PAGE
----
Placenta Encapsulation

I had my first child, my daughter Aden, in February of 2007. I had a difficult pregnancy with blood pressure problems starting in the 2nd trimester, and ended up developing preeclamsia. I went to my 36 week post partum appointment and was immediately sent over to L & D, spent 4 days there and was induced at exactly 37 weeks. It was a very scary experience, and I had no support system. I had planned on having a natural childbirth…but I didn’t have a doula, my ex husband decided to sleep through the whole induction, and the nurses came in every 5 minutes to ask me “if I wanted the epidural yet”. So I caved…got the epidural, had a terrible birth experience even though it went pretty fast and no real emergencies happened. I was just not prepared for the birth OR the emotional upset that came afterwards! I think I cried for the first 3 days straight, and then I wasn’t myself emotionally until about a year after she was born.

I am happy to report that my son, Phineas, was born on December 26th, 2008 ALL NATURAL using the hypnobabies method. I had blood pressure problems again and was induced at 38 weeks, which I was not happy about because I wanted a home birth. Thankfully I had awesome nurses, and ended up having an amazing birth experience that was about as close as you could get to a home birth IN the hospital.

This time around I also decided to encapsulate my placenta. I was hoping it would prevent post partum depression, among the many other benefits.

I did not have any problems getting my placenta from the hospital. We just told the nurses that we wanted to keep it and they packaged it up in a little plastic container and wrapped it in a biohazard bag (see below) which my doula then took home and kept in her refrigerator for us.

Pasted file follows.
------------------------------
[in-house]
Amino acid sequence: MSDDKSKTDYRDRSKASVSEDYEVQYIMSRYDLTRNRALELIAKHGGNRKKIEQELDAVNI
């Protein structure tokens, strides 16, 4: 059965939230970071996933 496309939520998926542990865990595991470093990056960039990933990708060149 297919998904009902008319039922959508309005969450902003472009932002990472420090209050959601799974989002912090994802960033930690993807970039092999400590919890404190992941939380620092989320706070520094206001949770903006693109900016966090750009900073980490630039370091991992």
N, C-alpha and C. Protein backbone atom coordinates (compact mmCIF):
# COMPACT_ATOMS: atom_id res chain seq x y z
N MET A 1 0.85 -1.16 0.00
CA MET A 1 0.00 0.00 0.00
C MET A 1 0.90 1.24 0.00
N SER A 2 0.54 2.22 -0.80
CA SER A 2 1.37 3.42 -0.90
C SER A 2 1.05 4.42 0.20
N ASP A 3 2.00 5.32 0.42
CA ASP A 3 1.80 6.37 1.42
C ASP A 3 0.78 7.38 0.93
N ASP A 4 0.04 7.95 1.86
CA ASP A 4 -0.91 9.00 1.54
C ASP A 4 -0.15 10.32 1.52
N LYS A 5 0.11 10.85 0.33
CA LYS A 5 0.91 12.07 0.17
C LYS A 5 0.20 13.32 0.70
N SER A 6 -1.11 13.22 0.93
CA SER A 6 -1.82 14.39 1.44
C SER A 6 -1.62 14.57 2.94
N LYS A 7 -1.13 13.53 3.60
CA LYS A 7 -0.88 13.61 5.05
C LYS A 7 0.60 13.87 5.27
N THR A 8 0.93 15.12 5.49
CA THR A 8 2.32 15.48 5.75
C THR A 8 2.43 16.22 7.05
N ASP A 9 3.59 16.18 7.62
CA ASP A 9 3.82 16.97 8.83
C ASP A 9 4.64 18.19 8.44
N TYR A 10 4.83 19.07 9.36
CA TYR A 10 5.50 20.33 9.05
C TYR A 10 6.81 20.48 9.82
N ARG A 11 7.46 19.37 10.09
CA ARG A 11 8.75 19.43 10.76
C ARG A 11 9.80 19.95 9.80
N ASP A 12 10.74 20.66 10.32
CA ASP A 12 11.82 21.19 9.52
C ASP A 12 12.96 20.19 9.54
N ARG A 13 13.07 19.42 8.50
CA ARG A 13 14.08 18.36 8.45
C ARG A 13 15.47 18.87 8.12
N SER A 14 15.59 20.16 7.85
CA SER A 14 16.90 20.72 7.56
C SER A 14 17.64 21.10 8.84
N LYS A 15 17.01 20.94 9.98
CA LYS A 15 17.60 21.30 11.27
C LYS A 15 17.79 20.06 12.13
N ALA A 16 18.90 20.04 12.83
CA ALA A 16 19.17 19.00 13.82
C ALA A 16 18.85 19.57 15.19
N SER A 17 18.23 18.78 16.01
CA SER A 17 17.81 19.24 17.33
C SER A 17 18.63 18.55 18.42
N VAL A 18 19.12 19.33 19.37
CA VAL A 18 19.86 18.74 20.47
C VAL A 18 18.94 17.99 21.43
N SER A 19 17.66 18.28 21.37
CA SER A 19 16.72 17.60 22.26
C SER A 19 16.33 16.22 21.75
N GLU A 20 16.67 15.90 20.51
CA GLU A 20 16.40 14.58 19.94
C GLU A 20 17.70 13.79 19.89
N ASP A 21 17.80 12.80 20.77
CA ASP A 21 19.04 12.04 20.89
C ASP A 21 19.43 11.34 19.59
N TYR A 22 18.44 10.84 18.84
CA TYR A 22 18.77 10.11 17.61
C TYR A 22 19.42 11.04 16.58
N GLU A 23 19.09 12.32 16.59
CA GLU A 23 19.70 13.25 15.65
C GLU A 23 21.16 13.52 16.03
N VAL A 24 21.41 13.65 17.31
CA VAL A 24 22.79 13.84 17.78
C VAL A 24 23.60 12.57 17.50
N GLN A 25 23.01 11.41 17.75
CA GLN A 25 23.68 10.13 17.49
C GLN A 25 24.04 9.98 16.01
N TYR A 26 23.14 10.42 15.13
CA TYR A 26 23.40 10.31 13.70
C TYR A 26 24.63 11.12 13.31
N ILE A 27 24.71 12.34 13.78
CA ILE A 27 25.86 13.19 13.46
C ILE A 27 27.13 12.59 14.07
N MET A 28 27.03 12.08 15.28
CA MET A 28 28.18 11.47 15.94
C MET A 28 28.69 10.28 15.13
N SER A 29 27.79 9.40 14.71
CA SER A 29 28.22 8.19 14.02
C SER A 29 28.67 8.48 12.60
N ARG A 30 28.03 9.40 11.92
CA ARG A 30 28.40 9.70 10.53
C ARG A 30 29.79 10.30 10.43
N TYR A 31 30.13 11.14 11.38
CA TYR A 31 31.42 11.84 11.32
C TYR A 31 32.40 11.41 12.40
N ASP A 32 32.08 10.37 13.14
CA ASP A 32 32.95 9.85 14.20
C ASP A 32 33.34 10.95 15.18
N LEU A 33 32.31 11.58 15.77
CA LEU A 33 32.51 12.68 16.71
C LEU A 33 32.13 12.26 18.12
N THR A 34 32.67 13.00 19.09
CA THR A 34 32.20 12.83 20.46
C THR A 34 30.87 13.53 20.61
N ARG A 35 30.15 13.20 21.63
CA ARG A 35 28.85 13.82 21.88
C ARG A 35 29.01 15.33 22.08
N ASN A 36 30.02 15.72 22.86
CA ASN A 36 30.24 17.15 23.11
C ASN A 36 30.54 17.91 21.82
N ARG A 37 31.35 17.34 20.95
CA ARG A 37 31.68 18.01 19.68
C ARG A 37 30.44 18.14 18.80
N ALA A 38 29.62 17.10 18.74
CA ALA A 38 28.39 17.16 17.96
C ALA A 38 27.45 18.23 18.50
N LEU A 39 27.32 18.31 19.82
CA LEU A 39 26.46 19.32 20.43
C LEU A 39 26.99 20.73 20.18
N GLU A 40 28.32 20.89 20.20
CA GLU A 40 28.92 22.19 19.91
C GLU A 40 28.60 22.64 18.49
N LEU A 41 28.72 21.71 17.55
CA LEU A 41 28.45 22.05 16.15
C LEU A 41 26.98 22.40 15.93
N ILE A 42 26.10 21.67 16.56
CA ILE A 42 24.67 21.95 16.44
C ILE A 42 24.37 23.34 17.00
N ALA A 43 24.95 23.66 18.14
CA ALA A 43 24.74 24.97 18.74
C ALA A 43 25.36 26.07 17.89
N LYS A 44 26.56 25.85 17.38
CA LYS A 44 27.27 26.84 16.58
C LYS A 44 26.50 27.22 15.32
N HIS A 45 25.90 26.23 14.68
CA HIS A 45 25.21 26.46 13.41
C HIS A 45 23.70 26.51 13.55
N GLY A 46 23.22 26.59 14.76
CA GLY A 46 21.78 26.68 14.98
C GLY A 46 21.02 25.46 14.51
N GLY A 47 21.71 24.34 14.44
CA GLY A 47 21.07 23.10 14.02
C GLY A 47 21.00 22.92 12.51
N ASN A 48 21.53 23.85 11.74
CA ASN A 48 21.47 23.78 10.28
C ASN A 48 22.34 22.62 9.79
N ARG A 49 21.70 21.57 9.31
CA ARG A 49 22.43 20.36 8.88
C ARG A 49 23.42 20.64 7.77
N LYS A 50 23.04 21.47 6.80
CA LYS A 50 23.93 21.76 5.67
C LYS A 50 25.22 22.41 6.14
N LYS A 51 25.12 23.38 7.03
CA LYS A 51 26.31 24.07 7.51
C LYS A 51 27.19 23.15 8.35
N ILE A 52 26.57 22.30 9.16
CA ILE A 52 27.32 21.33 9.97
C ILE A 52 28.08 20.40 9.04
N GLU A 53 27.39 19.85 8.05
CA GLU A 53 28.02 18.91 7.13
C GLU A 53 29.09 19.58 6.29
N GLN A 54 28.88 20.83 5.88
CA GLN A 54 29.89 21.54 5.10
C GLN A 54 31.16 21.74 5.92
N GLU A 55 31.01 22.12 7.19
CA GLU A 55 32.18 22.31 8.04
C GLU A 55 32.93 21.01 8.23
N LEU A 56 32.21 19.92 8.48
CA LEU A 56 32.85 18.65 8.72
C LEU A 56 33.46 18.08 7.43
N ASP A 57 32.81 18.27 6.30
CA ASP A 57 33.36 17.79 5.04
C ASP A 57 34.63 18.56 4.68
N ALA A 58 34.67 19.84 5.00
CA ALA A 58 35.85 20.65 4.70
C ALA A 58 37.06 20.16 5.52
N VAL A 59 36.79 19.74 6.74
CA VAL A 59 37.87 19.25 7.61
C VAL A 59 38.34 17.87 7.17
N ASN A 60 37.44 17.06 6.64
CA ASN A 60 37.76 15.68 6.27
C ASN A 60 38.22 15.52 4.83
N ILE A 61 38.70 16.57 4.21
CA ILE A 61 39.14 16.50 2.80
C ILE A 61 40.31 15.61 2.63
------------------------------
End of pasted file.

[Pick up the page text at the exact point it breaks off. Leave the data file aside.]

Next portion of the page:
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I actually ended up putting it in our freezer at home for about a week because my family in law came to visit and I had heard that the “baking placenta” smell can kind of gross people out.
The first thing I did was take the placenta out of the container and put it in a strainer to rinse it out.

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I put the rinsed placenta in the steamer, the water was already boiling. I let it steam for about 30 minutes on one side and then turned it over and kept steaming it until no juice came out.

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After the placenta was completely done steaming, I took it out and put it on the cutting board. You have to take the membranes off before you cut it up-you want to leave them on when you steam it though because it holds everything together in one piece.

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I cut it into thin strips so it would dry fast

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I had a food dehydrator so I just used that, but you can also bake it in the oven on low heat (200) for several hours.

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Funny side note, I was looking through the food deyhdrator manual to see how long I should leave it on for, and I followed the directions for this:
Placenta jerkey anyone?
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I just left the food processor on overnight and that did the trick 😉
Throw the pieces in a food processor and grind it up!

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Then all you need is some empty capsules (fancy kits are not necessary!). I bought some 00 size capsules from iHerb.com, you might also find them at a local organic grocery store or health food store. I filled mine by hand, it wasn’t hard!

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And that’s it! Easy right? It seemed like quite a daunting task before I started, but it wasn’t as hard as I thought, it didn’t gross me out, and I was so glad I did it. I didn’t have any emotional problems, and a couple days after I started taking it my milk supply just went through the roof! I am currently pumping most of the day while I’m at work and I still haven’t had any problems with supply. I actually have a freezer full of breastmilk because I’m making more than he can drink!

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1 Comment

  1. Angela said,

    Thank you for making this little how to!

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